Wed, Nov 27, 2019 - Page 9 News List

How jihadists struck gold in Africa’s Sahel

As al-Qaeda and the Islamic State group expand in Africa, hundreds of gold mines are bringing a billion-dollar trade within the militants’ reach

By David Lewis and Ryan McNeill  /  Reuters, OUAGADOUGOU

Illustration: Mountain People

People around Pama, a West African town on the edge of vast forested conservation areas, had long been forbidden by their government to dig for gold in the reserves, to protect antelope, buffalo and elephants.

In the middle of last year, men wearing turbans changed the rules.

Riding in with assault rifles on motorbikes and in 4X4 trucks, they sent government troops and rangers fleeing from the area in eastern Burkina Faso bordering the Sahel, a belt of scrubland south of the Sahara Desert.

The armed men said that residents could mine in the protected areas, but there would be conditions. Sometimes they demanded a cut of the gold. At other times they bought and traded it.

The men “told us not to worry. They told us to pray,” said one man who gave his name as Trahore.

He said he had worked for several months at a mine called Kabonga, a short drive northwest of Pama.

Like other miners who spoke to reporters, he asked not to be identified for fear of retribution.

It was not safe for reporters to visit the region, but five other miners who had been to Kabonga corroborated his account.

“We called them ‘our masters,’” Trahore said.

The pits around Pama are no isolated case. Groups linked to al-Qaeda and the Islamic State group, having lost ground in the Middle East, are expanding in Africa and exploiting gold mines across the region, data on attacks and interviews with two dozen miners, residents, and government and security officials show.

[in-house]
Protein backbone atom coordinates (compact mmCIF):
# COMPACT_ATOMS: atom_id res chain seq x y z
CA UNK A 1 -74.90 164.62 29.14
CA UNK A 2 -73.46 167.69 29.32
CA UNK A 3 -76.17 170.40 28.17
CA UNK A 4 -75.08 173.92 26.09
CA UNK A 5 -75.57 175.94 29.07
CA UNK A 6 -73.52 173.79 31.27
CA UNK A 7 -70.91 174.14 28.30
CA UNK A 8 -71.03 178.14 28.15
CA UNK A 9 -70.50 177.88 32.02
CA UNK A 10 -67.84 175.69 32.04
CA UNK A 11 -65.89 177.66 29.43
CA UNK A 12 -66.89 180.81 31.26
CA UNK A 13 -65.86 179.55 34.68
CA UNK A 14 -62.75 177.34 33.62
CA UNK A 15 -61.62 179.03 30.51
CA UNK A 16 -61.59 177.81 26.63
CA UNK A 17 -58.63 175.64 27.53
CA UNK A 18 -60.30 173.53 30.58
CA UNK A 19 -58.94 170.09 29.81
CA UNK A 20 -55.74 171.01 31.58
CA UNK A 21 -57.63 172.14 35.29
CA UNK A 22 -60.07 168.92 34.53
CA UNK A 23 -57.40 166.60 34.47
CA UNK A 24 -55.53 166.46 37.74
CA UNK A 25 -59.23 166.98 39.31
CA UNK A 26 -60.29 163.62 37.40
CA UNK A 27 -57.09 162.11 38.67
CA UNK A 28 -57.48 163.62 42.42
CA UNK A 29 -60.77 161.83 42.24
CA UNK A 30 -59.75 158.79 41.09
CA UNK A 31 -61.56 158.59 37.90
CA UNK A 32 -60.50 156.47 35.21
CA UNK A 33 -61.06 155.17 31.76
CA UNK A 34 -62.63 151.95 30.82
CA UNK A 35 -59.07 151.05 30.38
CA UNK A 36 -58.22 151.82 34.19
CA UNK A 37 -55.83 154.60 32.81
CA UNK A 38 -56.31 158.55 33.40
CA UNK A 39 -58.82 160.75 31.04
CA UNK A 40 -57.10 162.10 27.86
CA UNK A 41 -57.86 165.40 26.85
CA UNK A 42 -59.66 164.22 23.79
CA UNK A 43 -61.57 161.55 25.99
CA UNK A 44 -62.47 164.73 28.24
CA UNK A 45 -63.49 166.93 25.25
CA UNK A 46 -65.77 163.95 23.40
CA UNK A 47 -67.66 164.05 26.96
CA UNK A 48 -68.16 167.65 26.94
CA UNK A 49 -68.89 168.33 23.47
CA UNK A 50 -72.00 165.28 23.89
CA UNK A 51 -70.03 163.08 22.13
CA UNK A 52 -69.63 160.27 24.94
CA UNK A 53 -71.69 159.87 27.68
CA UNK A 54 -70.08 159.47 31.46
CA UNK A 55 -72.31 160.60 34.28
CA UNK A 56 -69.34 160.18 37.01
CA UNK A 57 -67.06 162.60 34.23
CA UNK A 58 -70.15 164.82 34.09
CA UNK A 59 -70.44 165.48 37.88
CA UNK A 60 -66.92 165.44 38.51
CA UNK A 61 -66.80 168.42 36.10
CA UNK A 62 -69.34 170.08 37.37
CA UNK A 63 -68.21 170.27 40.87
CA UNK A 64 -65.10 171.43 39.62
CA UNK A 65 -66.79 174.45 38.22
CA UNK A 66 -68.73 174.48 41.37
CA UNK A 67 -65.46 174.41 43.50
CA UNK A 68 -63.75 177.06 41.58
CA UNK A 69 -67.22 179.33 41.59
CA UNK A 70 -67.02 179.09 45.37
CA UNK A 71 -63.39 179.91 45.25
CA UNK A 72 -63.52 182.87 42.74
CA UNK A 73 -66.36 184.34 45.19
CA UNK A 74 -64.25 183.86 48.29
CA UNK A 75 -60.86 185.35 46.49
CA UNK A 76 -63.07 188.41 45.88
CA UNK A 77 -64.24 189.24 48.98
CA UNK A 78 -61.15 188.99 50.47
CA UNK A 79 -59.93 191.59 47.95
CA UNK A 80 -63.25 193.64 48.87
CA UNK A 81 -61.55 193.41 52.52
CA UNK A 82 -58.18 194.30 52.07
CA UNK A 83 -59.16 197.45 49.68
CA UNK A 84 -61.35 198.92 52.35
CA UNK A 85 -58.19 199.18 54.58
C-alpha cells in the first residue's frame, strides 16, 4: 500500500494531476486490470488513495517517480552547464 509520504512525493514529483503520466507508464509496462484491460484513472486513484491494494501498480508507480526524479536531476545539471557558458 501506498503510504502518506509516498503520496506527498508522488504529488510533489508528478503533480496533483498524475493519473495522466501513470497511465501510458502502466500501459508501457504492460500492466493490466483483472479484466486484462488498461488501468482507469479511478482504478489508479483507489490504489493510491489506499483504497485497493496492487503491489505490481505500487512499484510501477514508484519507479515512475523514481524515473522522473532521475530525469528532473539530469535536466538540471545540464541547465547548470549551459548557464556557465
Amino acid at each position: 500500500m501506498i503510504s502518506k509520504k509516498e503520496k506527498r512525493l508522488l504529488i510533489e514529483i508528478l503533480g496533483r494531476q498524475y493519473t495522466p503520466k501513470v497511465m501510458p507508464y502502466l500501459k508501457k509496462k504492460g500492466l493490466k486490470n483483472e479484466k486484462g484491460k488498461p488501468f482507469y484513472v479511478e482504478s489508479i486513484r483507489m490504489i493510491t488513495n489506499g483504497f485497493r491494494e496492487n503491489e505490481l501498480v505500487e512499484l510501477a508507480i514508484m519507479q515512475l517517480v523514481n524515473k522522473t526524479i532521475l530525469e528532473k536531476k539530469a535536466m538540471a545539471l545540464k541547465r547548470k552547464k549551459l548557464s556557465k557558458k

Besides attacking industrial operations, two of the world’s most feared extremist forces are tapping the US$2 billion informal gold trade in Burkina Faso, Mali and Niger — a flow that is already largely out of state control.


Researchers and the UN have warned of the risks of armed extremists reaching the region’s gold mines; analysis of data from Burkina Faso, and testimony from people who have fled mining areas, show that this is happening at scale.

For the militants, the mines are a hideout and a treasure trove: of funds with which to recruit new members and buy arms, and of explosives and detonators to stage the attacks that extend their power.

A poor country of mainly subsistence farmers, Burkina Faso has in the past few years become the focus of a campaign by local insurgents and regional militant groups. The violence has killed hundreds of people, including at least 39 gold mine workers ambushed on a road earlier this month.

Dozens of robberies and kidnappings have been reported that target mining.

The attacks extend toward hundreds of small-scale mines in Burkina Faso alone.

About 2,200 possible informal gold mines were identified in a government survey of satellite imagery last year.

About half of them are within 25km of places where militants have carried out attacks, according to the analysis of incidents documented by Armed Conflict Location & Event Data Project (ACLED), a consultancy that tracks political violence.

The militants’ advance has traced a route from the north toward the south and the east of the country, according to the analysis, which mapped their movements and mining areas with help from the US-based Countering Wildlife Trafficking Institute, a consultancy with expertise in analyzing geospatial data.

The militants have carved a path through some of Burkina Faso’s richest gold fields, the analysis found.

Comments will be moderated. Keep comments relevant to the article. Remarks containing abusive and obscene language, personal attacks of any kind or promotion will be removed and the user banned. Final decision will be at the discretion of the Taipei Times.

TOP top